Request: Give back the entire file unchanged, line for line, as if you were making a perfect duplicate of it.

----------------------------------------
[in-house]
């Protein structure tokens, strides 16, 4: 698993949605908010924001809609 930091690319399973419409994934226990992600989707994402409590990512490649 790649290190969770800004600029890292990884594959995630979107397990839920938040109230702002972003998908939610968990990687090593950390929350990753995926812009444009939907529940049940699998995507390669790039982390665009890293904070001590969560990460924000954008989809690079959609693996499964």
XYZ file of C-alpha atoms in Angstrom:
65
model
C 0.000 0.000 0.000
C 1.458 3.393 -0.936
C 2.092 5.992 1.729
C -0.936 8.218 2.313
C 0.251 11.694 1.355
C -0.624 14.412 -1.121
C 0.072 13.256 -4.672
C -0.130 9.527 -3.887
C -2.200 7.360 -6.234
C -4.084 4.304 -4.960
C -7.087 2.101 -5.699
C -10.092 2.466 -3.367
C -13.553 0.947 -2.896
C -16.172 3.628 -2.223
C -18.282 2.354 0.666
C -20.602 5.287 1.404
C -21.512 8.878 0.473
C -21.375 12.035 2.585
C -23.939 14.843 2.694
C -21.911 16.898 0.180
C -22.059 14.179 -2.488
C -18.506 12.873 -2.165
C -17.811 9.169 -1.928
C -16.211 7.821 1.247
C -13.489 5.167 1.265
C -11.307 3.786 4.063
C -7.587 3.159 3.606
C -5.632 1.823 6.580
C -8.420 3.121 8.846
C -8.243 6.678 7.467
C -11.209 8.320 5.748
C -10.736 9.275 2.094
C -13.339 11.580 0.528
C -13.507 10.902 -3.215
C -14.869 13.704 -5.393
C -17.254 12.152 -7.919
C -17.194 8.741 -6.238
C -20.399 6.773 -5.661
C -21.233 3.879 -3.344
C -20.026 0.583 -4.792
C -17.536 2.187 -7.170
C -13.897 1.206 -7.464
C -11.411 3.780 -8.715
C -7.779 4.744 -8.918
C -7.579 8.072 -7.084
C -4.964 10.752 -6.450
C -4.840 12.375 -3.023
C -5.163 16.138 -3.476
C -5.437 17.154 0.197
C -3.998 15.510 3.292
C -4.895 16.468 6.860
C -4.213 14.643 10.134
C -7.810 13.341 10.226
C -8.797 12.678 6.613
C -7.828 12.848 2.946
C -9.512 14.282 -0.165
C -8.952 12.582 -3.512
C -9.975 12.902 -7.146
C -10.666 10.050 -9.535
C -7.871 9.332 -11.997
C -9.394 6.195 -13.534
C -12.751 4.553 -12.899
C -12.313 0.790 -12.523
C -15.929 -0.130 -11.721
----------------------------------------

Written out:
[in-house]
């Protein structure tokens, strides 16, 4: 698993949605908010924001809609 930091690319399973419409994934226990992600989707994402409590990512490649 790649290190969770800004600029890292990884594959995630979107397990839920938040109230702002972003998908939610968990990687090593950390929350990753995926812009444009939907529940049940699998995507390669790039982390665009890293904070001590969560990460924000954008989809690079959609693996499964």
XYZ file of C-alpha atoms in Angstrom:
65
model
C 0.000 0.000 0.000
C 1.458 3.393 -0.936
C 2.092 5.992 1.729
C -0.936 8.218 2.313
C 0.251 11.694 1.355
C -0.624 14.412 -1.121
C 0.072 13.256 -4.672
C -0.130 9.527 -3.887
C -2.200 7.360 -6.234
C -4.084 4.304 -4.960
C -7.087 2.101 -5.699
C -10.092 2.466 -3.367
C -13.553 0.947 -2.896
C -16.172 3.628 -2.223
C -18.282 2.354 0.666
C -20.602 5.287 1.404
C -21.512 8.878 0.473
C -21.375 12.035 2.585
C -23.939 14.843 2.694
C -21.911 16.898 0.180
C -22.059 14.179 -2.488
C -18.506 12.873 -2.165
C -17.811 9.169 -1.928
C -16.211 7.821 1.247
C -13.489 5.167 1.265
C -11.307 3.786 4.063
C -7.587 3.159 3.606
C -5.632 1.823 6.580
C -8.420 3.121 8.846
C -8.243 6.678 7.467
C -11.209 8.320 5.748
C -10.736 9.275 2.094
C -13.339 11.580 0.528
C -13.507 10.902 -3.215
C -14.869 13.704 -5.393
C -17.254 12.152 -7.919
C -17.194 8.741 -6.238
C -20.399 6.773 -5.661
C -21.233 3.879 -3.344
C -20.026 0.583 -4.792
C -17.536 2.187 -7.170
C -13.897 1.206 -7.464
C -11.411 3.780 -8.715
C -7.779 4.744 -8.918
C -7.579 8.072 -7.084
C -4.964 10.752 -6.450
C -4.840 12.375 -3.023
C -5.163 16.138 -3.476
C -5.437 17.154 0.197
C -3.998 15.510 3.292
C -4.895 16.468 6.860
C -4.213 14.643 10.134
C -7.810 13.341 10.226
C -8.797 12.678 6.613
C -7.828 12.848 2.946
C -9.512 14.282 -0.165
C -8.952 12.582 -3.512
C -9.975 12.902 -7.146
C -10.666 10.050 -9.535
C -7.871 9.332 -11.997
C -9.394 6.195 -13.534
C -12.751 4.553 -12.899
C -12.313 0.790 -12.523
C -15.929 -0.130 -11.721